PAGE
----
Speaker 1: Well, I think it's a lot to do with feeling ashamed of what's always been considered to be something that you don't talk about, maybe it's part of our Australian culture. Men are just tough and they never cry, they just get on with it.
Speaker 2: The family might be concerned about you and you might be concerned not to burden them, so you don't talk to them and so the conversation doesn't happen.
S1: I mean, humans are social beings, we're meant to share our lives and we're meant to talk. I thought, "What the heck, life can only get better for me. I feel so terrible in my mind, and I'm desperate enough to ask for help."
S2: I think sometimes you've gotta be brave and take a risk and that may seem like an incredible risk. And if you really don't like how you're feeling and you really feel things are going from bad to worse, why not try something that gives you at least a chance of getting out of the hole.
Speaker 3: There was a morning where I had probably been awake for hours and my wife then woke up to go to work and I just said, "I'm not going too well. I just can't do anything. I've never felt this low."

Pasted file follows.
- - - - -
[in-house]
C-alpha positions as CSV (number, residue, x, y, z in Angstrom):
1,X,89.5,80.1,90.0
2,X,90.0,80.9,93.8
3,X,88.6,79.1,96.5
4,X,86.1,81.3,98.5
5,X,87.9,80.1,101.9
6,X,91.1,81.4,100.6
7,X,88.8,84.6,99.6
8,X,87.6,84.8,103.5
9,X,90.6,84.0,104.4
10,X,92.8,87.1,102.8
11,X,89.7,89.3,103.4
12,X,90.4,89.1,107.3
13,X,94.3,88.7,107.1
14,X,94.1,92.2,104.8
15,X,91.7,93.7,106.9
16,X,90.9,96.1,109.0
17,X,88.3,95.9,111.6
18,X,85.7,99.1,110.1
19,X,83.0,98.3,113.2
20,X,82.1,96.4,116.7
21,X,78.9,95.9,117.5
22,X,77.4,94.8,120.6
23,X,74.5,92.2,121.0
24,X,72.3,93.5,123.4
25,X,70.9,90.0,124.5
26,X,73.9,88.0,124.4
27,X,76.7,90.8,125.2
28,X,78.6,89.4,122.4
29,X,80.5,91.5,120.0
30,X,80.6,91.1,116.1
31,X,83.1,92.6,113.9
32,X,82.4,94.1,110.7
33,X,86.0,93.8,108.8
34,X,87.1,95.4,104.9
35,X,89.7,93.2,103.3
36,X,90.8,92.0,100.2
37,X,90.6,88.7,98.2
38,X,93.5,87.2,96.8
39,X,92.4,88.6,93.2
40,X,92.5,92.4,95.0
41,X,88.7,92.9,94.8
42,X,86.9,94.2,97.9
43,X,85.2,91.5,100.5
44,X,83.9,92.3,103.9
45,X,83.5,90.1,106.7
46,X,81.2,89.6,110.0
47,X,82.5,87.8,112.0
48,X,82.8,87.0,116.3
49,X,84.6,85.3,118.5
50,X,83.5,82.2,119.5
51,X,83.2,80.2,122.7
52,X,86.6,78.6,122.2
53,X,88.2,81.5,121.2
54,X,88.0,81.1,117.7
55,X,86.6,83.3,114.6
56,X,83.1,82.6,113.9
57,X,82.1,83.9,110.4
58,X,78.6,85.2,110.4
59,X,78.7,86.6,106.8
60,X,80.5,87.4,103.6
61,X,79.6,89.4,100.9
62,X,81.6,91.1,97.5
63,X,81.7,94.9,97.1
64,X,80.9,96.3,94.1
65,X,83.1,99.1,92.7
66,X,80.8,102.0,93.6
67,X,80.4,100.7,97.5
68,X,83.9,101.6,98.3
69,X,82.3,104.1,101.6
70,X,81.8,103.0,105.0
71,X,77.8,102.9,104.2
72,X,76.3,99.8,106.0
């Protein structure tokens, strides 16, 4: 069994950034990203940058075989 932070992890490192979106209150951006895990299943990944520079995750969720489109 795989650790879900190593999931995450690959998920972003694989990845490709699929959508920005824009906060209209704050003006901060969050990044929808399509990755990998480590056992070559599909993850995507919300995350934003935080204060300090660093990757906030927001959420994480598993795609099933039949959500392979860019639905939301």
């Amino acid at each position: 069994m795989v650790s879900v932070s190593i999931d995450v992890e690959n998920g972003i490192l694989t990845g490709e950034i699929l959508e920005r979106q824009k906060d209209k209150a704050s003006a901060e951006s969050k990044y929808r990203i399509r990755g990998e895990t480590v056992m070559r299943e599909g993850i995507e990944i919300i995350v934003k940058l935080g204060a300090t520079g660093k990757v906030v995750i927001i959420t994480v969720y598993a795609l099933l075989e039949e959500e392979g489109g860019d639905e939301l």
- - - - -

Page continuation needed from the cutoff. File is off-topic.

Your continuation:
S1: I just said, "I'm in big trouble here, what do you think I ought to do about it?"
Speaker 4: "Look, I'm really feeling crappy, you know. I'm really feeling flat, I don't seem to have any energy anymore. I'm really feeling shit-house." That's really what I would've said. And I don't know what to do about it.
S3: I actually said to her, "I'm not coping with life." Now, I'd never used that phrase before but it described exactly how I felt.
S2: I live alone, therefore nobody really saw what was going on other than me experiencing it.
S3: That's where organisations such as beyondblue, where you can pick up a telephone, completely confidential, and at least start that process. Once you actually start to talk to somebody else and you're actually externalising. Now, of course, different people will react in different ways.
S2: You've gotta know or trust the person well enough, so that if you feel that you've totally mucked up the way that you have said it, then that person is not going to judge you, is not going to leap to wrong conclusions.
S3: It's a bit true about a problem shared is a problem, you know, sort of reduced. There's certainly a very positive impact about talking to somebody about how you're feeling.
S1: You feel the sense of relief, feel relieved. You feel like you're not alone anymore.
S4: I think I realised from that first conversation that I'd started to talk about it and that now I needed to take some action. I'd say talk early. When you’re feeling a bit flat, say it. When you're feeling down in the dumps, say it. If it hangs on for too long, do something about it. The key, in my view, is to just start anywhere, it's the process of talking about it, that helps.
S1: You're doing yourself a favour, the sooner you ask for help, the better off you are. 'Cause healing is that much closer. And the good life is that much closer.